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Hygiene promotion might be better than serological screening to deal with Cytomegalovirus infection during pregnancy: a methodological appraisal and decision analysis

Abstract : Background: Cytomegalovirus infection is the most frequent viral congenital infection, with possible consequences such as deafness, or psychomotor retardation. In 2016, the French High Council of Public Health was mandated to update recommendations regarding prevention of cytomegalovirus infection in pregnant women. We summarize a critical appraisal of knowledge and deterministic decision analysis comparing the current no-screening situation to serological screening during pregnancy, and to hygiene promotion. Methods: Screening was defined as systematic serological testing, during the first trimester, with repeated tests as needed, to all pregnant women. Outcomes were: 1) severe sequela: intellectual deficiency with IQ ≤ 50 or hearing impairment < 70 dB or sight impairment (≤ 3/10 at best eye); 2) moderate sequela: any level of intellectual, hearing or sight deficiency; and 3) death or termination of pregnancy. We simulated the one-year course of cytomegalovirus infection in a cohort of 800,000 pregnant women. We developed a deterministic decision model, using best and min-max estimates, extracted from systematic reviews or original studies. Results: Relevant data were scarce or imprecise. We estimated that 4352 maternal primary infections would result in 1741 foetal infections, and an unknown number of maternal reinfections would result in 1699 foetal infections. There would be 788 cytomegalovirus-related consequences, including 316 foetal deaths or terminations of pregnancy, and 424 moderate and 48 severe sequelae. Screening would result in a 1.66-fold increase of poor outcomes, mostly related to a 2.93-fold increase in deaths and terminations of pregnancy, not compensated by the decrease in severe symptomatic newborns. The promotion of hygiene would result in a 0.75-fold decrease of poor outcomes, related to both a decrease in severe sequelae among symptomatic newborns (RR = 0.75; min-max: 1.00-0.68), and in deaths and terminations of pregnancy (RR = 0.75; min-max: 0.97-0.68). Conclusions: Prevention of cytomegalovirus infection during pregnancy should promote hygiene; serological screening should not be recommended.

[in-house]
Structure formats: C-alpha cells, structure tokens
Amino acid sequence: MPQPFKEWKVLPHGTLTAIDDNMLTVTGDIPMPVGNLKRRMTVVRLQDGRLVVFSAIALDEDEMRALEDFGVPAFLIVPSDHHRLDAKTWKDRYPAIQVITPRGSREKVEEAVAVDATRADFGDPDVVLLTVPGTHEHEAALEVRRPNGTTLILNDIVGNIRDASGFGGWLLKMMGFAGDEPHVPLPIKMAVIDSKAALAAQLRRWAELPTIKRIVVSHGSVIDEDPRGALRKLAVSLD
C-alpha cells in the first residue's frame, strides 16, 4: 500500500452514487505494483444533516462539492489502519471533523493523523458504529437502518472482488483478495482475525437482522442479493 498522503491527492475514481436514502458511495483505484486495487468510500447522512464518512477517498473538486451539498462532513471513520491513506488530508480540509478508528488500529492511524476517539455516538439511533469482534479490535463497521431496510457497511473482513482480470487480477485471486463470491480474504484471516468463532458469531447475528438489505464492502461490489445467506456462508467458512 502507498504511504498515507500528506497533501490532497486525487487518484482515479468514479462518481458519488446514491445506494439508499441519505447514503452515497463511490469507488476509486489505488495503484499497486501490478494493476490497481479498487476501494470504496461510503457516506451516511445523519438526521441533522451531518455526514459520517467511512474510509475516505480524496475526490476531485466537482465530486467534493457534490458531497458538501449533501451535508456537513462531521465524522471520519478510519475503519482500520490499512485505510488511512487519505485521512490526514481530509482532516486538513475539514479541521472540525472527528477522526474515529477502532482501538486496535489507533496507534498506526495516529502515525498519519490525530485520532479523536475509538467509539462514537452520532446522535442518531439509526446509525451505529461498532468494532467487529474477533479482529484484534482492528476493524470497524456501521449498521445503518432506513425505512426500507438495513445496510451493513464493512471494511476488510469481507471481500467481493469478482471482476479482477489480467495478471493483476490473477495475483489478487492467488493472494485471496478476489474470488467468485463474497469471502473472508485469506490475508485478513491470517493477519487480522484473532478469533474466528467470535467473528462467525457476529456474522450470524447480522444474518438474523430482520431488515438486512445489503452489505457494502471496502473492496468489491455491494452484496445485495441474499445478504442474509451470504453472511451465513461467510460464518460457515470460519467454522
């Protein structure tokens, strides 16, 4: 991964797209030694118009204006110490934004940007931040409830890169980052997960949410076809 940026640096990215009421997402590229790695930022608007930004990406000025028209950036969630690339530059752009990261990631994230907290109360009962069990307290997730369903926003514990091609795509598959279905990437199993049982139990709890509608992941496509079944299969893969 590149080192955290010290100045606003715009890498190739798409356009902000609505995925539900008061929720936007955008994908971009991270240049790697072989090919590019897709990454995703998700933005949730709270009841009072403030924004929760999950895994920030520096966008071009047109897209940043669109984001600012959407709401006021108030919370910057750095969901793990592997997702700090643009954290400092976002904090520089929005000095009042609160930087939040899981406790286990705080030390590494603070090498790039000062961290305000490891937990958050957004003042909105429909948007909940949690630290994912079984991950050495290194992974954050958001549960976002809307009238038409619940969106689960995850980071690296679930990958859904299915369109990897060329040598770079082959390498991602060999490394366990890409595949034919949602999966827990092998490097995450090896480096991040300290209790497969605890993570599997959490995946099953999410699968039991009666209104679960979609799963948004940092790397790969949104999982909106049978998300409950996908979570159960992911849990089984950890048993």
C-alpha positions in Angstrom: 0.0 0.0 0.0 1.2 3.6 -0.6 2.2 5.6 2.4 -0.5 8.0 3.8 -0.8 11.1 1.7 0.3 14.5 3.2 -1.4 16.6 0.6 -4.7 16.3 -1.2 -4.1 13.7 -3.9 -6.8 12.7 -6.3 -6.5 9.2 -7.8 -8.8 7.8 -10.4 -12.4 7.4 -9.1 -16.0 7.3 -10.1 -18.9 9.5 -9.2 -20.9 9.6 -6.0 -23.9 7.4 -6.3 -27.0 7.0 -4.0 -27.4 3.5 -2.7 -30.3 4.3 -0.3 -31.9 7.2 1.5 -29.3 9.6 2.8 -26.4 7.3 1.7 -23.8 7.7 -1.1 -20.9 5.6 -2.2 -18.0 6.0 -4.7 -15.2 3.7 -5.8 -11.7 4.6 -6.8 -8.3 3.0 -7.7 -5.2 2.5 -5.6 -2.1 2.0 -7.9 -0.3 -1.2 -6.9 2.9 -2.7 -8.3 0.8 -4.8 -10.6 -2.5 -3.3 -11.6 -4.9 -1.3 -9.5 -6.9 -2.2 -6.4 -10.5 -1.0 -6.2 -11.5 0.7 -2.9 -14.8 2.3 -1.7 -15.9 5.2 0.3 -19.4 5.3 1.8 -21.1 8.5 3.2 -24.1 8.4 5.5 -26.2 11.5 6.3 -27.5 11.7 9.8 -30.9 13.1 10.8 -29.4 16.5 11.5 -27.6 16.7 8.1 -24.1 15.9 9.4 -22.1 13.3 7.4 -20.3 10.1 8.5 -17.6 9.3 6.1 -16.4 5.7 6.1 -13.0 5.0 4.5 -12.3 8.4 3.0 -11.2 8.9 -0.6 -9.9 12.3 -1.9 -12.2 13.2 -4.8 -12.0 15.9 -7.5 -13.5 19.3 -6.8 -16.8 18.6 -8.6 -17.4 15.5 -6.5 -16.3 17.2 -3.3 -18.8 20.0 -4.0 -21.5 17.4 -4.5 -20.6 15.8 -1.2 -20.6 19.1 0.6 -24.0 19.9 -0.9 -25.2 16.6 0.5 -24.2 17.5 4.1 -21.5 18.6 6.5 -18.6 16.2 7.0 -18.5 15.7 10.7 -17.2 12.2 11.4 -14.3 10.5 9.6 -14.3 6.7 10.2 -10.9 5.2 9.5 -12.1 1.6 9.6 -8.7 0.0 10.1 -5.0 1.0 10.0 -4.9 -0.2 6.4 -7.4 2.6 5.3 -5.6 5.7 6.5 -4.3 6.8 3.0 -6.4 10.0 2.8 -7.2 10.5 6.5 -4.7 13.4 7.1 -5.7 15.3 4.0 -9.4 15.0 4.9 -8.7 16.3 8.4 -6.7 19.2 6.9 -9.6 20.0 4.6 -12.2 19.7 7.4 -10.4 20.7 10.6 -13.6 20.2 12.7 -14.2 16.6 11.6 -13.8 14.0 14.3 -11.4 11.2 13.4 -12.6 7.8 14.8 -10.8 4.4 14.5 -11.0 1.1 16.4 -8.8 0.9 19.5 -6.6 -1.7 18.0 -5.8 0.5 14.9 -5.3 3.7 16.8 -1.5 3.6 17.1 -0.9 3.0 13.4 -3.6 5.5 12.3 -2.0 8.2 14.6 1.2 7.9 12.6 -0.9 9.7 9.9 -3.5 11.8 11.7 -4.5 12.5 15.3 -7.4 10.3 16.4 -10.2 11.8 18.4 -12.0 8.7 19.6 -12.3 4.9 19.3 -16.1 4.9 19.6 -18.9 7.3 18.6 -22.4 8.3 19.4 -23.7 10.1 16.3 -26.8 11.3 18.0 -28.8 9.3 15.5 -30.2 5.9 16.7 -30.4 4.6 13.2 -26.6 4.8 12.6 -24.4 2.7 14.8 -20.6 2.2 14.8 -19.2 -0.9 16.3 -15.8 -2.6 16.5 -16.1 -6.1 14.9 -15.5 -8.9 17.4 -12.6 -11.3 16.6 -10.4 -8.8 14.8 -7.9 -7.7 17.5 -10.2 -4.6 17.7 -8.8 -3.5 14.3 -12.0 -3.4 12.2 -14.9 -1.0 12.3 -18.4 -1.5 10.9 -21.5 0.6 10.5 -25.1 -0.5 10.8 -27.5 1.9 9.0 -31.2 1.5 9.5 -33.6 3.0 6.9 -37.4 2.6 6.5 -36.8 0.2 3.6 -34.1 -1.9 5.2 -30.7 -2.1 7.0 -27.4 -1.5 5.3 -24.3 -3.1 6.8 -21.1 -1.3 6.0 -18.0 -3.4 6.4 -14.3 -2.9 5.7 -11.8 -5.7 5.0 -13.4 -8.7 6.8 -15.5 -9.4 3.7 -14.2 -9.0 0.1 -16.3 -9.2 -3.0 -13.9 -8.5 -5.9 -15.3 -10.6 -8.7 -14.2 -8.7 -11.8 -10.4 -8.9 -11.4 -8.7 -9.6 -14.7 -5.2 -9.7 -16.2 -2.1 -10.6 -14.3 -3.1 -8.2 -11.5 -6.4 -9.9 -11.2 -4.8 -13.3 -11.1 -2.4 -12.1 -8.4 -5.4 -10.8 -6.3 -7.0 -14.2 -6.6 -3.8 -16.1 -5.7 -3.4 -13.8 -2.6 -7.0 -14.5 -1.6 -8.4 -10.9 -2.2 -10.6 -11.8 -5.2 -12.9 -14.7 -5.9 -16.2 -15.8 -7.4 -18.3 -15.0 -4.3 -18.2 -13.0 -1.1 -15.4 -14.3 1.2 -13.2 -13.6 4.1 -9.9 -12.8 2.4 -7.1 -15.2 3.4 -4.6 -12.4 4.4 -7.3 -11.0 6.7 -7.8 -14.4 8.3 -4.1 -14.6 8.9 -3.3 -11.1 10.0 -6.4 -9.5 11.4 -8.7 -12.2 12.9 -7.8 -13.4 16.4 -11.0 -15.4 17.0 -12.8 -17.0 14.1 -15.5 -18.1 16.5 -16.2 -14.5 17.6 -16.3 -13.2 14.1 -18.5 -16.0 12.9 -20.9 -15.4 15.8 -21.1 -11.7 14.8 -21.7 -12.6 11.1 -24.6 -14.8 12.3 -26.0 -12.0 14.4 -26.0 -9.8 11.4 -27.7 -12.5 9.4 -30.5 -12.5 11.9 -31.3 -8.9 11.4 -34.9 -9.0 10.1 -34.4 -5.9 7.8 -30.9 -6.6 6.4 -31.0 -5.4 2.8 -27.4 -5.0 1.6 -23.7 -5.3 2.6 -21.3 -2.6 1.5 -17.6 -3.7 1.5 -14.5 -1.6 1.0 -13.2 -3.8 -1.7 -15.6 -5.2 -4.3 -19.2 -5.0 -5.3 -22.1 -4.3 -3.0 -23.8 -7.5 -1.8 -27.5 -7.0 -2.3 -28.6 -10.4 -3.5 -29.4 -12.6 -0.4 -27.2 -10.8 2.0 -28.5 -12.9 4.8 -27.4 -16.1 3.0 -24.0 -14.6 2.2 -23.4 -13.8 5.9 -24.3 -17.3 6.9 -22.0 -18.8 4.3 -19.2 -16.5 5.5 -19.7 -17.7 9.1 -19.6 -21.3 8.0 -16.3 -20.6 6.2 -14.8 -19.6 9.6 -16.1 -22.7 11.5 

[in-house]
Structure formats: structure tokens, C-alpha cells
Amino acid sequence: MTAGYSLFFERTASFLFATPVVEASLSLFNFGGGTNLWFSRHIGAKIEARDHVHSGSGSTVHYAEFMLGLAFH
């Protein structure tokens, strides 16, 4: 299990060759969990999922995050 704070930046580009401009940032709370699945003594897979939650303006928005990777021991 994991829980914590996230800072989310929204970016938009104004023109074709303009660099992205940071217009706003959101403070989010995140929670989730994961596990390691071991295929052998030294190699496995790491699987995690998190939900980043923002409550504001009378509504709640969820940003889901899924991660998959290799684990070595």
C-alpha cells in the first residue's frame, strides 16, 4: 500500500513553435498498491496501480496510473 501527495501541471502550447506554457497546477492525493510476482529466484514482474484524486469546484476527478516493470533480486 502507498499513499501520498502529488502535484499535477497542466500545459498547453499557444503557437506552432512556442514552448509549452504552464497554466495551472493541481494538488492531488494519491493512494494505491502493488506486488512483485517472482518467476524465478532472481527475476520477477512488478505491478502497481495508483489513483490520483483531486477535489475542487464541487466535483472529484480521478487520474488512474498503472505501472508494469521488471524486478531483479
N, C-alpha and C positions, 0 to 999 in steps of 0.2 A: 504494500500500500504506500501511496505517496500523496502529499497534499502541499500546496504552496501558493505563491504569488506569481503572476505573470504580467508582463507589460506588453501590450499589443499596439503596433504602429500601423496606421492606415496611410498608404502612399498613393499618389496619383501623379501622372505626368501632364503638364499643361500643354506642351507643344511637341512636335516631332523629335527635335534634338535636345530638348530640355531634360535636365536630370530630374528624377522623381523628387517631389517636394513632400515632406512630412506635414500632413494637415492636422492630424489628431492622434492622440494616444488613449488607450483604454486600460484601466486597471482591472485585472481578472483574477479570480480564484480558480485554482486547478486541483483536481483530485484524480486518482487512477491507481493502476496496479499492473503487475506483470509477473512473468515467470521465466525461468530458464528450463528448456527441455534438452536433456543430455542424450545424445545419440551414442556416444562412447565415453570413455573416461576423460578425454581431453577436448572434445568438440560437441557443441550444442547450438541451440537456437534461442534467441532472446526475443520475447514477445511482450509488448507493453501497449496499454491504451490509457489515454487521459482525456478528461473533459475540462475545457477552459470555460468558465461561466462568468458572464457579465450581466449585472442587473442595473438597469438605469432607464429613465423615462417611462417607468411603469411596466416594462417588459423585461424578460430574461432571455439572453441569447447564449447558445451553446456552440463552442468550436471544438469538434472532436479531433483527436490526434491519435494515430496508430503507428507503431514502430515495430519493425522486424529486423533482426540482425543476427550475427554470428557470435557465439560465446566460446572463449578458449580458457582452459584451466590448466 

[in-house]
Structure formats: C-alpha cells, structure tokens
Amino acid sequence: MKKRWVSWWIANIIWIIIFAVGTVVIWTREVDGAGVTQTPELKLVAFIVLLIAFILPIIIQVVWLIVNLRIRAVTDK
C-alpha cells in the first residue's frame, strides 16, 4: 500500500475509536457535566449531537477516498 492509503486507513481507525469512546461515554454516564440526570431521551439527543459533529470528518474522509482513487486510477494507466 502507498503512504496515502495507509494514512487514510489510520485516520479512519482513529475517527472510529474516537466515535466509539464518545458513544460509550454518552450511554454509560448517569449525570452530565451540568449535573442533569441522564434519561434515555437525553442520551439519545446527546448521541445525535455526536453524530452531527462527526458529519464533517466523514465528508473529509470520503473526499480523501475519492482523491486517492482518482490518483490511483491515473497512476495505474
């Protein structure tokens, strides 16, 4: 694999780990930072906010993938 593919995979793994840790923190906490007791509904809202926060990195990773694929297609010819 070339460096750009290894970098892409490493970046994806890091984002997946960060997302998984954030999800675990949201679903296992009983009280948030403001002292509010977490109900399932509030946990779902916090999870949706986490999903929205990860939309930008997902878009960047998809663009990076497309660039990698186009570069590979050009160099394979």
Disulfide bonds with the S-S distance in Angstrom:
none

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https://www.hal.inserm.fr/inserm-02967708
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Submitted on : Thursday, October 15, 2020 - 10:30:30 AM
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Agathe Billette de Villemeur, Pierre Tattevin, Louis-Rachid Salmi. Hygiene promotion might be better than serological screening to deal with Cytomegalovirus infection during pregnancy: a methodological appraisal and decision analysis. BMC Infectious Diseases, BioMed Central, 2020, 20 (1), pp.418. ⟨10.1186/s12879-020-05139-8⟩. ⟨inserm-02967708⟩

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